Confidence is running high again in Dortmund after they bounced back from a scoreless draw in Freiburg and a hurtful 3-1 away loss in the Champions League to Tottenham by defeating last-place Cologne in a 5-0 drubbing on Sunday.
BVB remain top of the Bundesliga with 10 points to their name after four matches. Being top of the table, of course, has to be taken with an asterisk, as Cologne announced they want to protest the result after referee Patrick Ittrich wrongfully allowed a goal to be reviewed by the video assistant referee, even though he had blown the whistle for a foul before the ball crossed the line.
Whether the result will stand or if Cologne will force the match to be replayed remains to be seen, but either way, it helped bring back that feelgood factor to the Black and Yellows.
With 10 points out 12, with 10 goals scored and none conceded, BVB can feel satisfied with the start to their campaign — especially considering they had a manager change, with Peter Bosz replacing Thomas Tuchel, and a lengthy injury list that limited their bench to five outfield players instead of six.
There is, however, little time for the Ruhr side to rest on their laurels, with a trip to Hamburger SV on the cards on Wednesday in the Bundesliga’s “englische Woche.” The match will be an early indicator that’ll show if they can manage to improve their away record over the previous campaign, where they only won five of 17 matches.
On paper, Bosz’s team should deal comfortably with eighth-placed HSV, who lost their two most recent matches against Leipzig and Hannover. In reality, though, this will be a very uncomfortable match.
It seems clear after even this early that Markus Gisdol’s side love chaos. While Dortmund like to keep the ball on the ground — having played the fewest long balls in the league with 10.1 percent of their passes sailing through the air — Hamburg lump every fourth ball far and wide. Their 25 percent long ball percentage is a league high.
Hamburg’s plan is to win second balls with their counter-pressing in midfield rather than cleanly building from the back. For Dortmund, that means they have to be extra alert, as their high defensive line is naturally susceptible to long balls. Although die Rothosen seem to have a very unsophisticated approach to football it might be effective against the league leaders.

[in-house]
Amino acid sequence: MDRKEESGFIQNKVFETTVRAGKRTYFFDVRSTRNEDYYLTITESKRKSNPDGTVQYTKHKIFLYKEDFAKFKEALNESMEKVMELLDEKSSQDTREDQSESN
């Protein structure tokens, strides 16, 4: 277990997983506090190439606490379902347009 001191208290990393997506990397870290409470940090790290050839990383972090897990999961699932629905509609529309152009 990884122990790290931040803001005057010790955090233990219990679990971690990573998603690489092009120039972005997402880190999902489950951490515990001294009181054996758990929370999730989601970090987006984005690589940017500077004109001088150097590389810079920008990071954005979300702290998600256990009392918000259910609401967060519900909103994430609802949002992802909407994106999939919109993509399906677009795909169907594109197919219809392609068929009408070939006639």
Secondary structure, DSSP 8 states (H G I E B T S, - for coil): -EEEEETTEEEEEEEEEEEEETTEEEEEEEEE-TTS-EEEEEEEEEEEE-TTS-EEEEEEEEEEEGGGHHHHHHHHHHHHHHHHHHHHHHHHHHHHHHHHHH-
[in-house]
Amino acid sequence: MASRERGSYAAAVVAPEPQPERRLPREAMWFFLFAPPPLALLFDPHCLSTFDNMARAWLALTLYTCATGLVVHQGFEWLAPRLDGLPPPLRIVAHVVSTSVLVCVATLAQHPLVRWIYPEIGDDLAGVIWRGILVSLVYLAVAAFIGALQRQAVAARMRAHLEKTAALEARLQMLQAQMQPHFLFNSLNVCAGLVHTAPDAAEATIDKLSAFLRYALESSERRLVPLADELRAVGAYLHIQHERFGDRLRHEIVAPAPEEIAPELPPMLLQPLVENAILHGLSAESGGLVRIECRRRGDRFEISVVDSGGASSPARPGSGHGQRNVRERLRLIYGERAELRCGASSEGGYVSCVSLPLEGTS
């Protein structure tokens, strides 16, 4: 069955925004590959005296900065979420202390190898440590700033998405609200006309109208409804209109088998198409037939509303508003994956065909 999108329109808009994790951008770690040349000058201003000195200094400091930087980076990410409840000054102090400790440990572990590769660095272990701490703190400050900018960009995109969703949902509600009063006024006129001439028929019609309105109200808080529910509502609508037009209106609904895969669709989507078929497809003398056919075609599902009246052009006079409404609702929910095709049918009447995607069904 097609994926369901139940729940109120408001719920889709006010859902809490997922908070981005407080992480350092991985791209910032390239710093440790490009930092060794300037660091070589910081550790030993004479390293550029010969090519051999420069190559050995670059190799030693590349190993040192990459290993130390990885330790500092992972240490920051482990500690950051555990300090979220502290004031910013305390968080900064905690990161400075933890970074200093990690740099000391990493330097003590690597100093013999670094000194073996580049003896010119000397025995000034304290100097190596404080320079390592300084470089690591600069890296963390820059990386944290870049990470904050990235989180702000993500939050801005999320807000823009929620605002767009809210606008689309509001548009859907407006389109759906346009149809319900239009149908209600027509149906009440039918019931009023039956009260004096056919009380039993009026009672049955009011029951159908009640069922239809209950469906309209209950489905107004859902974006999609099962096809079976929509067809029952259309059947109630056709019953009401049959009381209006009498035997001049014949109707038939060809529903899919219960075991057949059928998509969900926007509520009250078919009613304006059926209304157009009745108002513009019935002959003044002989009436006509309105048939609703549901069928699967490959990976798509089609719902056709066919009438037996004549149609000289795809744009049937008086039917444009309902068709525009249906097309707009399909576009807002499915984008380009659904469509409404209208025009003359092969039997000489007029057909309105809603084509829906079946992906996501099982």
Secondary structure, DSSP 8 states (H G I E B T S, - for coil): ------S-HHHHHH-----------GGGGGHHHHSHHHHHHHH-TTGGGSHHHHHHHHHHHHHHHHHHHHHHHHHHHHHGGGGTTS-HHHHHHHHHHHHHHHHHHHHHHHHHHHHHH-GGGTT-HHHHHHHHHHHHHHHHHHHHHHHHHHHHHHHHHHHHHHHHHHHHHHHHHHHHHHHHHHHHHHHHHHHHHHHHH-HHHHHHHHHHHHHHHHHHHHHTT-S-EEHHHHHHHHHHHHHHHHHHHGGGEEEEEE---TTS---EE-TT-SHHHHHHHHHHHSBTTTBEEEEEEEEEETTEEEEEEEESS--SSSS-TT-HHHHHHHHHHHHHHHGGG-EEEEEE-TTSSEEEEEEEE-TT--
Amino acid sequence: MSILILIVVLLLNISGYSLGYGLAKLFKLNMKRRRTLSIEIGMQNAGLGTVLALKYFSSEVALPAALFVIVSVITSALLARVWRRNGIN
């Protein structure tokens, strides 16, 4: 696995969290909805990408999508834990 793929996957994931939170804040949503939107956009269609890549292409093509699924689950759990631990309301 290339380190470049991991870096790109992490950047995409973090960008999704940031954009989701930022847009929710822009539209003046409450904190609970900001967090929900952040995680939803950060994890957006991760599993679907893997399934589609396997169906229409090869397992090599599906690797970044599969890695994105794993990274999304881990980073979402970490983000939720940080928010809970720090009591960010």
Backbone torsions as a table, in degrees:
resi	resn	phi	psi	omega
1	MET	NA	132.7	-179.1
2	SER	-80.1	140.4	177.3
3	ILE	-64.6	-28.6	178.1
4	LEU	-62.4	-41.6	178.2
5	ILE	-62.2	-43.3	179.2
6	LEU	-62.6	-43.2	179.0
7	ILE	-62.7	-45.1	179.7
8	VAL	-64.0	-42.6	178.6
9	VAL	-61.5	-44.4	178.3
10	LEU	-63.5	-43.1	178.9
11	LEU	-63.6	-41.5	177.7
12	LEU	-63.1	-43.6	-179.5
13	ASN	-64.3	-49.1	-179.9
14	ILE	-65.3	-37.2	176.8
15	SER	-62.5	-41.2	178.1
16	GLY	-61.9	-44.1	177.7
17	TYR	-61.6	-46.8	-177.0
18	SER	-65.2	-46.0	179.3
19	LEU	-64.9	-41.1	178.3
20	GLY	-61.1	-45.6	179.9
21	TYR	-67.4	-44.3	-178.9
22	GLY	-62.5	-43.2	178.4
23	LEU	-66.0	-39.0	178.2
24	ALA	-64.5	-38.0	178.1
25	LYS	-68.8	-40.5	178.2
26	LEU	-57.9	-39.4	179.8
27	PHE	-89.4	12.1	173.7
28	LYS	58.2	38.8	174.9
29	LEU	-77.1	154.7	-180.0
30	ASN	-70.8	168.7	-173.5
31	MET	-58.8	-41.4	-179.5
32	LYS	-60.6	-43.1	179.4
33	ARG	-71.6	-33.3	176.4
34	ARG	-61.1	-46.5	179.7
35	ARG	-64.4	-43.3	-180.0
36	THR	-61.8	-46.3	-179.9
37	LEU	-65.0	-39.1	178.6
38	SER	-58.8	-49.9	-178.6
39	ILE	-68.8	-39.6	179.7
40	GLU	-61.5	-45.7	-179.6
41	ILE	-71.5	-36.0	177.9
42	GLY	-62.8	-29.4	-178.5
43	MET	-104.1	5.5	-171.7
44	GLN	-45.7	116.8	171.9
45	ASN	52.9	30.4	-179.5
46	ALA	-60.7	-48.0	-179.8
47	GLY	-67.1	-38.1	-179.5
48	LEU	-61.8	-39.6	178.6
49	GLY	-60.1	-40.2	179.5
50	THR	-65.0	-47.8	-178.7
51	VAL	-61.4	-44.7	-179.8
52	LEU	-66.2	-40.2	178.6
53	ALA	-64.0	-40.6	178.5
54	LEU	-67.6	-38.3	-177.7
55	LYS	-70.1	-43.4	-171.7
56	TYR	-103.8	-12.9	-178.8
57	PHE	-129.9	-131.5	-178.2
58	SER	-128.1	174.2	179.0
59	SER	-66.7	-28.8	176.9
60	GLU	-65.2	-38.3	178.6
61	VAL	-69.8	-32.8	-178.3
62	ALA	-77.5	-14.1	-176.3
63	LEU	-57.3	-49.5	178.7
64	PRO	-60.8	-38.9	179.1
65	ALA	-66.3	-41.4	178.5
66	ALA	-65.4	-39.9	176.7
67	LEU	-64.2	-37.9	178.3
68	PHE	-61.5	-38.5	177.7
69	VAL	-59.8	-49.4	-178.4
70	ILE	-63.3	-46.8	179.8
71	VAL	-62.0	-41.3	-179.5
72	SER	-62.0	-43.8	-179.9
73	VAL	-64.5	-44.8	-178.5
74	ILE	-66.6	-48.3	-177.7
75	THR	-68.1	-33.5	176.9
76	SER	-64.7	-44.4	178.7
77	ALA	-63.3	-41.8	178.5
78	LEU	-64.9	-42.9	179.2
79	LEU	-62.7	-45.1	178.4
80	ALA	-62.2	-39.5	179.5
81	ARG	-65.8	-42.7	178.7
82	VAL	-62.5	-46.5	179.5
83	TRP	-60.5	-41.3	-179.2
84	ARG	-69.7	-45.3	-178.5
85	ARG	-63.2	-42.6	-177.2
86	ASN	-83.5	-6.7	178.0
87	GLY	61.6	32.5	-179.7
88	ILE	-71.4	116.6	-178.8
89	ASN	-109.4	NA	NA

Another gimmick of Hamburg’s playing style is their wing play when on the attack, as almost 23 percent of their passes in the final third are crosses into the box. BVB pushing their full-backs far up the field could mean some extra space for Wednesday’s hosts, especially with Marcel Schmelzer and Jeremy Toljan sidelined. Makeshift left-back Dan-Axel Zagadou has a lot of positive attributes, but defensive stability on the wing is not one of them.
On the flip side, however, Hamburg have also allowed more crosses into their own box than any other team (114) as they congest the middle. BVB were never strong at crossing into the box in previous seasons but that might change with the addition of Andriy Yarmolenko, whose powerful crosses to Maximilian Philipp resulted in one assist and a penalty against Cologne.
With Mario Gotze likely to return and a reinvigorated Christian Pulisic, who celebrated his 19th birthday on Monday, the Ruhr side should have the individual quality on the field to secure three points.
In any case, Dortmund can use Wednesday’s trip to Hamburg and Saturday’s home match against Gladbach to build serious momentum for what could be a Bundesliga title race.
For once, Bayern Munich do not possess the strongest defence in the league and just lost Manuel Neuer to injury. It still might not be enough for BVB to compete with their southern rivals over the course of a season, but any excitement at the very top of the Bundesliga table is welcome.
At Monday’s prematch news conference, Bosz’s face lightened up when he was asked about the four clean sheets.
“You can’t win a title without a good defence,” the 53-year-old said, adding: “When you score four goals but concede five you won’t win the Championship, or any other silverware for that matter. I’m happy and proud that we haven’t conceded a goal in the Bundesliga yet.”
Although Dortmund’s flawless defensive record might be favoured by their relatively easy fixture list at the start of the season, it is remarkable they have only allowed 28 shots in 360 minutes of Bundesliga football. By comparison, Bayern have allowed 40 shots while Hamburg have allowed 69.
More than the 5-0 victory over Cologne, a win in Hamburg could be a statement to the league that Dortmund mean business.
Stefan Buczko covers Borussia Dortmund for ESPN FC. Twitter: @StefanBuczko.